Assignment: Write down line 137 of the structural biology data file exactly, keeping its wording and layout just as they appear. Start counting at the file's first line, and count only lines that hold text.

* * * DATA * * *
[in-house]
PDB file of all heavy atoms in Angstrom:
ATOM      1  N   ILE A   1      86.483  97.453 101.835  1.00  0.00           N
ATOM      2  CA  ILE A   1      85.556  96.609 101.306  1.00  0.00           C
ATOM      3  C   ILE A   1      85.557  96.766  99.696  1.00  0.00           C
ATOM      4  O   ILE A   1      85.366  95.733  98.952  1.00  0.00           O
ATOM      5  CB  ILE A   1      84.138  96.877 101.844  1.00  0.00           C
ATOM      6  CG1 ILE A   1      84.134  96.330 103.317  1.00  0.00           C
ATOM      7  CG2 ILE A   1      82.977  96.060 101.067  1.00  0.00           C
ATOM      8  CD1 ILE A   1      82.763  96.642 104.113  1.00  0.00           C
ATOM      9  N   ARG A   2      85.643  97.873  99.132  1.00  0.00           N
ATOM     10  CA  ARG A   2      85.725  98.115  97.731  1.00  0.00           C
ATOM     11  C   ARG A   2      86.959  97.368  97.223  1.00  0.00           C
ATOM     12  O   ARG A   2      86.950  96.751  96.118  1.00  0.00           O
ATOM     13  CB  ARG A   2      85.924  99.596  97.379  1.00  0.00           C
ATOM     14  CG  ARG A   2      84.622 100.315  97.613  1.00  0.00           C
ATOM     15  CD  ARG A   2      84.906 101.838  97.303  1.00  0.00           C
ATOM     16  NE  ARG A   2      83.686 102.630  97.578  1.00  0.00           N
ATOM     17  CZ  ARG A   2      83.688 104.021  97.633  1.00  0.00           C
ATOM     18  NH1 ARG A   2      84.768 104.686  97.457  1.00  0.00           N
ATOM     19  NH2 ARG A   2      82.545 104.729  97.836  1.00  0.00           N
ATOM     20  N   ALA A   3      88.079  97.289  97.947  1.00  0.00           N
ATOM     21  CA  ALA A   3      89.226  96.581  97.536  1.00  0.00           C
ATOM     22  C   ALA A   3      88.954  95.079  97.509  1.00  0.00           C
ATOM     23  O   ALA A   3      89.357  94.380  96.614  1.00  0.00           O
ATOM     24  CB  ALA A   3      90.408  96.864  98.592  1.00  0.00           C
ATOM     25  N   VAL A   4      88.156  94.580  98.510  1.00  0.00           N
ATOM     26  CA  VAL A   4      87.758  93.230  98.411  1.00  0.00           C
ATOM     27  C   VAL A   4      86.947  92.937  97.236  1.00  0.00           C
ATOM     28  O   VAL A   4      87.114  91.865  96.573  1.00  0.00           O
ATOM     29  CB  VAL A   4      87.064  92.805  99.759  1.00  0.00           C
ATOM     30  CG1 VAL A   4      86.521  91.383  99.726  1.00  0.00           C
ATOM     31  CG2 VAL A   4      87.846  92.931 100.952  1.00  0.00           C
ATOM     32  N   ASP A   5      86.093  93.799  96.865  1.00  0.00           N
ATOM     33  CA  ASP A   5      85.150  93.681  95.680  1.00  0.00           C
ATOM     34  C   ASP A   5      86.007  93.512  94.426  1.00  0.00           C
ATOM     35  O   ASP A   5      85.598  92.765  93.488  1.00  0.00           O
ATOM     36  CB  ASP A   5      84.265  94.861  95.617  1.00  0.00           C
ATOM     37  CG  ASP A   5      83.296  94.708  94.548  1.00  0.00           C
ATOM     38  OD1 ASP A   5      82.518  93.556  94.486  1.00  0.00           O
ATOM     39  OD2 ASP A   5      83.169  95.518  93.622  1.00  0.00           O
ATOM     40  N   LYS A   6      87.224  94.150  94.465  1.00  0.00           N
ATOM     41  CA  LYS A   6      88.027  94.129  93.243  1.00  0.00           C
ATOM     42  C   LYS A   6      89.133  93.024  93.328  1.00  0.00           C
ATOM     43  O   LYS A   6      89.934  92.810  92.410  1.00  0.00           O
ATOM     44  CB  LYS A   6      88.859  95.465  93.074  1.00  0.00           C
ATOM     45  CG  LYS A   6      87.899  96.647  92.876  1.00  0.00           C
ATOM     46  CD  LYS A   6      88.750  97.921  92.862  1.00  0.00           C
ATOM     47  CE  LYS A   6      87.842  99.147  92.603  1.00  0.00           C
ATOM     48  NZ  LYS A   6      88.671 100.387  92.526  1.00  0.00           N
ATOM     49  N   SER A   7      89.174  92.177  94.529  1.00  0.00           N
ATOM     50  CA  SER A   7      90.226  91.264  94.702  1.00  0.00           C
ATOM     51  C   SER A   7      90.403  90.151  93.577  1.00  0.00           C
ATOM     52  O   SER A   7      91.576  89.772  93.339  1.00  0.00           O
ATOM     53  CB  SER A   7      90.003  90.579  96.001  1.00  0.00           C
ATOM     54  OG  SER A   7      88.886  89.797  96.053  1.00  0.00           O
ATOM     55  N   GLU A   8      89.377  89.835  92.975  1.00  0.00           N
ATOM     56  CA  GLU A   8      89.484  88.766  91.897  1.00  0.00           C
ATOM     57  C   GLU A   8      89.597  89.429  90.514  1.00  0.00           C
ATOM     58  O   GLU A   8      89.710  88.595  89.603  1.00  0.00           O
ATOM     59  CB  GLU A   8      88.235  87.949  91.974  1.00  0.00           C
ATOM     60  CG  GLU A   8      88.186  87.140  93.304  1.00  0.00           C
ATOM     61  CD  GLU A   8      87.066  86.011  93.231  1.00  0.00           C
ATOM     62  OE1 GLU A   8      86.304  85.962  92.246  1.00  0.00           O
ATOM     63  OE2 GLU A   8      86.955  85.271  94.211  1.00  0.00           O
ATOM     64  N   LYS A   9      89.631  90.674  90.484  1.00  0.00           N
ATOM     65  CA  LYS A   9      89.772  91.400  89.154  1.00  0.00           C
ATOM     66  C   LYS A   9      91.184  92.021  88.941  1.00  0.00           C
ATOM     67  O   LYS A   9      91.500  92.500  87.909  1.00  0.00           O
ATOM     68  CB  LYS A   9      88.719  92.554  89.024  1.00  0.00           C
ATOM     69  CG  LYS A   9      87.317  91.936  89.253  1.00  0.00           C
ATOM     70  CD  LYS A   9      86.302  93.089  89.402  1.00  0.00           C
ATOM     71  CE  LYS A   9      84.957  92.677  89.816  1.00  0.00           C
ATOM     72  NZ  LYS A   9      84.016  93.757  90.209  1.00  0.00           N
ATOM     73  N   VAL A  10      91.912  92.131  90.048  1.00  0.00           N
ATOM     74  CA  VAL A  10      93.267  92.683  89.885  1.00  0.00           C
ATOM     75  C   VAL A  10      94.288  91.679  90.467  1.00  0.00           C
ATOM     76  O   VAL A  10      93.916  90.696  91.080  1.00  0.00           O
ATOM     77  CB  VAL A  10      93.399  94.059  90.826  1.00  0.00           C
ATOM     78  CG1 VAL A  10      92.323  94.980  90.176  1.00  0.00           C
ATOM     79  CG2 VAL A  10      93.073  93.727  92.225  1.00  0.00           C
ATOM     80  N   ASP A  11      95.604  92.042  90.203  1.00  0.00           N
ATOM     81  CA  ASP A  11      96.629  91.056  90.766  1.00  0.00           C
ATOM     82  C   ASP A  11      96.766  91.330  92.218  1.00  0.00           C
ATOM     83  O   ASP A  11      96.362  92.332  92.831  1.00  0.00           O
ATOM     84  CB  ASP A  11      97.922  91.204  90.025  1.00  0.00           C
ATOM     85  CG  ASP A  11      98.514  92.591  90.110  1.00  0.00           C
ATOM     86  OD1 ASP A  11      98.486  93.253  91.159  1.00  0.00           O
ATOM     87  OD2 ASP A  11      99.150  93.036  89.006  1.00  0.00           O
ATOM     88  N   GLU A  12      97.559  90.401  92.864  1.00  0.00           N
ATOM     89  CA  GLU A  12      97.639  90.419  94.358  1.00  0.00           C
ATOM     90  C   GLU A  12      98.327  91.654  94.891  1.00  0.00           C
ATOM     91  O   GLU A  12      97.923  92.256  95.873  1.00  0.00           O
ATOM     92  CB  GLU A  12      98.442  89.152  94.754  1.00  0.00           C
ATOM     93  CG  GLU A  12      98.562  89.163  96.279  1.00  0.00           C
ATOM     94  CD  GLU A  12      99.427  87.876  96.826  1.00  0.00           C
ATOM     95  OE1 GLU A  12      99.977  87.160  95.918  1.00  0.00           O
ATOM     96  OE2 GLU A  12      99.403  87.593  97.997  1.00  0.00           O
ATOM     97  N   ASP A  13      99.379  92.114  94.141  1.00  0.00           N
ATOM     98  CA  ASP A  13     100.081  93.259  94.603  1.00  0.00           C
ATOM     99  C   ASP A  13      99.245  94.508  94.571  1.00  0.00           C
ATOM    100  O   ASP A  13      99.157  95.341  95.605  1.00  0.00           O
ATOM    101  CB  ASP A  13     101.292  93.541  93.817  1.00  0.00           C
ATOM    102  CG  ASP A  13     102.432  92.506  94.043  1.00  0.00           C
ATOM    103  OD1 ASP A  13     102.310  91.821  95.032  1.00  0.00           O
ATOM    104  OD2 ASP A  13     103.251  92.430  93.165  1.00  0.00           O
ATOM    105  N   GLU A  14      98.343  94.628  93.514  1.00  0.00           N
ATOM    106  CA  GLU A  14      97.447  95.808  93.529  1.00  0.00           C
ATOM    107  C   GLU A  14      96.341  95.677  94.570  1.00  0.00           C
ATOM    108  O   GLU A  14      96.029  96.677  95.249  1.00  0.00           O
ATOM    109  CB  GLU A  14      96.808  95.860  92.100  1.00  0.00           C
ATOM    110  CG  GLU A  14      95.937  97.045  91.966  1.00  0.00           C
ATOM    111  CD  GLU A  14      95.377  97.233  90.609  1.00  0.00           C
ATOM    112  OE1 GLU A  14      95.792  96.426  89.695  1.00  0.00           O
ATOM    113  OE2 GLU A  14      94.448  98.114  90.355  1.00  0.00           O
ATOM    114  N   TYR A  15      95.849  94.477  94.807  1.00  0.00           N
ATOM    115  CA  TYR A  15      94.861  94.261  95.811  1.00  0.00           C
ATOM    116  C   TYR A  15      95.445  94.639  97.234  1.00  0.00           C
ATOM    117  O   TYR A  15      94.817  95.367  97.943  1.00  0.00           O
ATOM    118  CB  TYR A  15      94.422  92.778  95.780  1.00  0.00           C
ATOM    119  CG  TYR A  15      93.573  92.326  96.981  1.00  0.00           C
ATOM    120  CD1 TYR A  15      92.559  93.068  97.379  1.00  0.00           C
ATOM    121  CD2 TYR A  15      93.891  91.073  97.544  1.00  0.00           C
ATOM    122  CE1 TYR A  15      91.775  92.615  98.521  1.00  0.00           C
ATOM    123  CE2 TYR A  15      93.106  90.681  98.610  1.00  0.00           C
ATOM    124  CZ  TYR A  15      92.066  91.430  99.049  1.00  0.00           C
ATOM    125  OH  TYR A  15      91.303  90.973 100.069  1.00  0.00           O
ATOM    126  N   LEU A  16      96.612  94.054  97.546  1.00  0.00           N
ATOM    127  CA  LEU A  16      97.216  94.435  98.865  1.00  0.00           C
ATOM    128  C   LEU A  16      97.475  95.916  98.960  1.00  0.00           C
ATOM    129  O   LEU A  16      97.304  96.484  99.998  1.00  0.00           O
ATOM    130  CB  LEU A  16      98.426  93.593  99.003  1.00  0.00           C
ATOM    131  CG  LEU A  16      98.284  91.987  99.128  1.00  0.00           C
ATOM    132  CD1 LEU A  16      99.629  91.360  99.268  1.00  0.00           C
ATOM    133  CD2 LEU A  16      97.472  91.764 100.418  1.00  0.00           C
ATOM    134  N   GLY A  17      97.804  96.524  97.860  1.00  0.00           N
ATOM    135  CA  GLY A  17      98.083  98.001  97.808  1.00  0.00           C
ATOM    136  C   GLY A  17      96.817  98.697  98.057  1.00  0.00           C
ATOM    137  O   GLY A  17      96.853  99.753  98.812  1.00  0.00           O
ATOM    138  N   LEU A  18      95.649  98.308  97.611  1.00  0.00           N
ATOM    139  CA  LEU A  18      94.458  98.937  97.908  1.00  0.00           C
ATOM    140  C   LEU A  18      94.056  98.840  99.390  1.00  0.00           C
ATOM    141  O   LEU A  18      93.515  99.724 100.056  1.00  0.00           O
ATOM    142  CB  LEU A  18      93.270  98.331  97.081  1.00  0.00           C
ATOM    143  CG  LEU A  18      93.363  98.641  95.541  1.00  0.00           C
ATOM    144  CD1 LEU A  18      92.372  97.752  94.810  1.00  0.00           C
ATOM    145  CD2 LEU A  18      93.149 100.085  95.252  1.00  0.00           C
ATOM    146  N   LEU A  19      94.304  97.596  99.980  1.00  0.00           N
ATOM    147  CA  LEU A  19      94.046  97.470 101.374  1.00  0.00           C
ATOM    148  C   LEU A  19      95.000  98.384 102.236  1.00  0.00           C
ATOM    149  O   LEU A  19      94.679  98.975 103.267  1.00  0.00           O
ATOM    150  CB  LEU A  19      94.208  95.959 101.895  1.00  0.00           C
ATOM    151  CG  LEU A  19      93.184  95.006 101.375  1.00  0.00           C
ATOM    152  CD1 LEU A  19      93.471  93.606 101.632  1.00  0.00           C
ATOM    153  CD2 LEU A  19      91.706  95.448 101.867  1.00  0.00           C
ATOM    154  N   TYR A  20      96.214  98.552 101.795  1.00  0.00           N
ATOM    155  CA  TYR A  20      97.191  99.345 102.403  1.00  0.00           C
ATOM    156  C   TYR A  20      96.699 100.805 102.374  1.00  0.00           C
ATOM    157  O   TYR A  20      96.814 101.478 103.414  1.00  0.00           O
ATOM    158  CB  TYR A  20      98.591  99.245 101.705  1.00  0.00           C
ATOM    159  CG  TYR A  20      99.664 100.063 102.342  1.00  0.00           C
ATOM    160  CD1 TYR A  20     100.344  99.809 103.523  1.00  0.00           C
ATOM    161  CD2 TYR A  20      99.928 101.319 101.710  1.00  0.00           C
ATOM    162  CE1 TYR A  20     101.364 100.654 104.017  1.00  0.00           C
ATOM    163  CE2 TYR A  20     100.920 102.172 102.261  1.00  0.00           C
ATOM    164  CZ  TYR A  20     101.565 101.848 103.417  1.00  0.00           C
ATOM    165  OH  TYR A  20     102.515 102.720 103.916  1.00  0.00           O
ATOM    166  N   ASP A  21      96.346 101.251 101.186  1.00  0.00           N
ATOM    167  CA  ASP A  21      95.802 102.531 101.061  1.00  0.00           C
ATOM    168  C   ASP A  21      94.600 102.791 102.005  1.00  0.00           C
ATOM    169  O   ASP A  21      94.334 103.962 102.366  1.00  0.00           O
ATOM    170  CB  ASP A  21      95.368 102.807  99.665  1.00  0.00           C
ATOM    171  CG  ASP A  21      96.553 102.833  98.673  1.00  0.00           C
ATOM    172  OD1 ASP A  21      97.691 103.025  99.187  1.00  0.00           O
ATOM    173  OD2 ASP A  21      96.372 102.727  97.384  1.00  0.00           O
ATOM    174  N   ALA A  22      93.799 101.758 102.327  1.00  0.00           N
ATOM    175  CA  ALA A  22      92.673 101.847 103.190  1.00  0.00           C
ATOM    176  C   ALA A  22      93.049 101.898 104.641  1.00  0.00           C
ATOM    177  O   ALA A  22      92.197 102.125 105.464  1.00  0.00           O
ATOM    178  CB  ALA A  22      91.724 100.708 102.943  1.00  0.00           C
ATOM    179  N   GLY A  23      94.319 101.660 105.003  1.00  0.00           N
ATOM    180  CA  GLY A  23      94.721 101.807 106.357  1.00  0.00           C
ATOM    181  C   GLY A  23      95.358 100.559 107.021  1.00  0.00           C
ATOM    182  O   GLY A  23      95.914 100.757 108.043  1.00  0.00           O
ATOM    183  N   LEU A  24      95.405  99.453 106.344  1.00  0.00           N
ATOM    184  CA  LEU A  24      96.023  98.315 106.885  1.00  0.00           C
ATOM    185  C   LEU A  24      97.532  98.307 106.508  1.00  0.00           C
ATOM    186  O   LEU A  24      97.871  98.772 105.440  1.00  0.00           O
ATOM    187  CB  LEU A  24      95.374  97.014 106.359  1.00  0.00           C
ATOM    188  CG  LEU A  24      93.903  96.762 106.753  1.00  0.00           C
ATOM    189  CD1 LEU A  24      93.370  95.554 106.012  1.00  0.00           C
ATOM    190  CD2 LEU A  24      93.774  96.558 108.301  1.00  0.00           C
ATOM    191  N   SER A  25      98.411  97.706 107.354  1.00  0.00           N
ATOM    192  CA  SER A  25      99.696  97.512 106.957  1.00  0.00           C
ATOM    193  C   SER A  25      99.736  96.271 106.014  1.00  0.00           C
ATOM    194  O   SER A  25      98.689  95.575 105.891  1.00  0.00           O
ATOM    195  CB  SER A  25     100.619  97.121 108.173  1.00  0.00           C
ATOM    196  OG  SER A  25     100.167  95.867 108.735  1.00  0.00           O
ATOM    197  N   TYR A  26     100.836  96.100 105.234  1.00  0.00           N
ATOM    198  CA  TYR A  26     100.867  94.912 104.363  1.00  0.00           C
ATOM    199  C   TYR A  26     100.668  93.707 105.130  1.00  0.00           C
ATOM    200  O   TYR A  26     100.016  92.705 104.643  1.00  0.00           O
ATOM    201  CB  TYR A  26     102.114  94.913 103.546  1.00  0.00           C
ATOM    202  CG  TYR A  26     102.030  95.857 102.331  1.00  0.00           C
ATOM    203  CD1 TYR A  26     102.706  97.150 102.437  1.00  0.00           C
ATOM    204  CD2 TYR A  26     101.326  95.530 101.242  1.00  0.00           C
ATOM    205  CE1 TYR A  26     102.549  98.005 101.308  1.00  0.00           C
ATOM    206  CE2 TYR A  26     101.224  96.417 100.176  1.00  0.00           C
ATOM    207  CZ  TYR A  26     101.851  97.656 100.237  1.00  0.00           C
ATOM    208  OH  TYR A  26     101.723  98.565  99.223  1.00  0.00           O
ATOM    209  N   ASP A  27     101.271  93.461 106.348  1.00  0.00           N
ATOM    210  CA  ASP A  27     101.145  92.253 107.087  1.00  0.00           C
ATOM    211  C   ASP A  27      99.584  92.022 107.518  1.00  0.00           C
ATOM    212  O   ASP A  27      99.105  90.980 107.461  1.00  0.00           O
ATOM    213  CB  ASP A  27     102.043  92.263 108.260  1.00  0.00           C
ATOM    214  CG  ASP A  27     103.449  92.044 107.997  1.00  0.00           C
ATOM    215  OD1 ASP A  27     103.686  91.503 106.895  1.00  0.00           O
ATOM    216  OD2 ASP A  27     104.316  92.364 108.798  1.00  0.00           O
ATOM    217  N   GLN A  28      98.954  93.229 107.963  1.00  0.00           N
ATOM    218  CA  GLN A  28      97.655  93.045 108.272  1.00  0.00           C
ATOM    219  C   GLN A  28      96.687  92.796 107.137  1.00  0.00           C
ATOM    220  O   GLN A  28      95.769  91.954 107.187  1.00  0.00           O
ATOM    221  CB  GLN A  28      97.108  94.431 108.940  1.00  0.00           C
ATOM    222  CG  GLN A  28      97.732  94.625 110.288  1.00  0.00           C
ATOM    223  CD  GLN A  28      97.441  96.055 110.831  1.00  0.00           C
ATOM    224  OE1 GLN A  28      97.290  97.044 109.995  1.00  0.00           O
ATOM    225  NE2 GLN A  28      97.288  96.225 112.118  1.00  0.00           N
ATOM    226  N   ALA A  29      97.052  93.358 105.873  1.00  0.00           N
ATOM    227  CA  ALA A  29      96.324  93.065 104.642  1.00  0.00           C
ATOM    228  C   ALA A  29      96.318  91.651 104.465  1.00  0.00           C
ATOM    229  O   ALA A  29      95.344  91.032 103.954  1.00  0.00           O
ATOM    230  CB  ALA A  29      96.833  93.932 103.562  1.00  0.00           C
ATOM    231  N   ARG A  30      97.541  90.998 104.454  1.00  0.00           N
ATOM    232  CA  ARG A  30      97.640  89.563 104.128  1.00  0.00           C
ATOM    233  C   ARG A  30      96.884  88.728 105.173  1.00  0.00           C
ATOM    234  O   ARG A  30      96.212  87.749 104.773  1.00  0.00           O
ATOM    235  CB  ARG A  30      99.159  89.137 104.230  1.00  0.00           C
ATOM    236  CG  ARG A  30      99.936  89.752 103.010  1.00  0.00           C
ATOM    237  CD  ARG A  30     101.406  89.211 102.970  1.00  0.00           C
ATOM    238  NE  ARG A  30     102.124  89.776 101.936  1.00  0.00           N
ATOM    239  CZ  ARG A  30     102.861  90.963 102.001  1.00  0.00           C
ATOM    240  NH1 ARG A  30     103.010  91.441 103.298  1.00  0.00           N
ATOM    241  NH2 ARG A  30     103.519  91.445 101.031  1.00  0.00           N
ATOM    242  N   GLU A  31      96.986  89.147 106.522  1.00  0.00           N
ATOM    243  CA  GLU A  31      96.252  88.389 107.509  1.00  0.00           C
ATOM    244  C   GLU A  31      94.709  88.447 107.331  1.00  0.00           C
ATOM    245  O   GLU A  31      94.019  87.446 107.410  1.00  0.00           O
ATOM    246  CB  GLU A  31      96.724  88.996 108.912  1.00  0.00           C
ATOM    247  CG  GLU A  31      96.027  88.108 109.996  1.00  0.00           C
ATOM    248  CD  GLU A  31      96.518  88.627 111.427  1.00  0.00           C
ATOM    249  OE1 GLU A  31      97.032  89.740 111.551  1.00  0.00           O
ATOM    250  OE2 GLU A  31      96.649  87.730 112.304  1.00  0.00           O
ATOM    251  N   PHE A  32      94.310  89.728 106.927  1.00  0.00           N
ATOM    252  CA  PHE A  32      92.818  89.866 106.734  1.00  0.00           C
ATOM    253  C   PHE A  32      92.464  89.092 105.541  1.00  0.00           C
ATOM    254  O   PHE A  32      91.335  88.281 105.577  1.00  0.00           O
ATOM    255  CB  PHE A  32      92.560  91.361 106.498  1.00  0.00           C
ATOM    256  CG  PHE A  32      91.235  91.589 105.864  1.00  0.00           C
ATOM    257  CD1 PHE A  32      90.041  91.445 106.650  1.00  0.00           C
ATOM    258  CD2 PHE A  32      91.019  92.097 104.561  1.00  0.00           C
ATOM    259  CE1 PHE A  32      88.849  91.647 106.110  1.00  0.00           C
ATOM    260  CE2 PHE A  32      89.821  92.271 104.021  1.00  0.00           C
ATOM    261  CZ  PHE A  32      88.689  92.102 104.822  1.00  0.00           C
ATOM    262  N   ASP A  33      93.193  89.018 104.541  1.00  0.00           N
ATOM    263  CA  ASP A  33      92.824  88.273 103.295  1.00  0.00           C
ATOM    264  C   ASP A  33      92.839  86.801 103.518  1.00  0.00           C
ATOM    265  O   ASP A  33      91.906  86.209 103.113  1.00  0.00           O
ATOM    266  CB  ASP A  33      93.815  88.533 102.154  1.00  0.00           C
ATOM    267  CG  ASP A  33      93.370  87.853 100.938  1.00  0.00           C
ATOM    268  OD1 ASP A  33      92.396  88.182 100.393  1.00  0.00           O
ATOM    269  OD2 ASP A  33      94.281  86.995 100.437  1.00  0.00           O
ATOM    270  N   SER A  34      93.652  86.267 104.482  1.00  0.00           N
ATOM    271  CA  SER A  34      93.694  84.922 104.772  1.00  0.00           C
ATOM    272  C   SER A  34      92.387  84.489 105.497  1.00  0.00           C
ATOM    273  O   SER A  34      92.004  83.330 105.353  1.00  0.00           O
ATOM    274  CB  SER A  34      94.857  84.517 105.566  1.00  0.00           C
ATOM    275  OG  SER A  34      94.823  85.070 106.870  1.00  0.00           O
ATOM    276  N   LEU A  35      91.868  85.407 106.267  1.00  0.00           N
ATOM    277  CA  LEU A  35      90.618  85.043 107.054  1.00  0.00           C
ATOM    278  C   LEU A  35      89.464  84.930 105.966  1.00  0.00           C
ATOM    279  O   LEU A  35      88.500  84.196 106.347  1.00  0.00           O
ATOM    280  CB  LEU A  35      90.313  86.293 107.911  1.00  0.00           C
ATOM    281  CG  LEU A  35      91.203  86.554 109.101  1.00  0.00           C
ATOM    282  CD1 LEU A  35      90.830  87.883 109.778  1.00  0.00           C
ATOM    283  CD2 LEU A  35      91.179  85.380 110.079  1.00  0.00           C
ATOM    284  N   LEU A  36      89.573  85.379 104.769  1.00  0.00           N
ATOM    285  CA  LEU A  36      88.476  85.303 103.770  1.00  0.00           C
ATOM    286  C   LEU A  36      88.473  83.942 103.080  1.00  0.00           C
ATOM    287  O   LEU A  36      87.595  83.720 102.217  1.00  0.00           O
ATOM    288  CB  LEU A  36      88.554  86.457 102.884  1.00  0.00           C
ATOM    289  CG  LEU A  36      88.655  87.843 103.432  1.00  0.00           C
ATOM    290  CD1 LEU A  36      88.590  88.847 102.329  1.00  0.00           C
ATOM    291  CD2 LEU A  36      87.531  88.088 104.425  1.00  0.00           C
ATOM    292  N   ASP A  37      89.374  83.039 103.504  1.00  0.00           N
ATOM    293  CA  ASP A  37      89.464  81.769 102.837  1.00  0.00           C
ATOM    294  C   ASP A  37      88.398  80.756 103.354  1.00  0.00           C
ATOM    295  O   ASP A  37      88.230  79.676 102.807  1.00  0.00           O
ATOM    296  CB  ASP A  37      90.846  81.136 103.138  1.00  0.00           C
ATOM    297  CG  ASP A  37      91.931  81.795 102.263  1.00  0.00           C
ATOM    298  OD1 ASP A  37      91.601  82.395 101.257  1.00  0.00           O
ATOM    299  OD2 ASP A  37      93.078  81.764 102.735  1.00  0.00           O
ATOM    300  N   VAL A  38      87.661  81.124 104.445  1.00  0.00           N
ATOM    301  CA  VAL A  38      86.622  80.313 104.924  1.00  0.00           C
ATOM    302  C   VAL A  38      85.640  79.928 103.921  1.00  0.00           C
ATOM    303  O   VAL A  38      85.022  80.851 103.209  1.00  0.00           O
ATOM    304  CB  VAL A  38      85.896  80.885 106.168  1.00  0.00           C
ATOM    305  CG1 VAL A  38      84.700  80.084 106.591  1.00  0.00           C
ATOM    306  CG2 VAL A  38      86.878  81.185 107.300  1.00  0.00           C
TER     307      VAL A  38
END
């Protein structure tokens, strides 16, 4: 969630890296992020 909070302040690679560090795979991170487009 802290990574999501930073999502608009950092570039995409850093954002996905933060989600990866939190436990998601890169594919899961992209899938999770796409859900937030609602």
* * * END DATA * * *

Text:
ATOM    135  CA  GLY A  17      98.083  98.001  97.808  1.00  0.00           C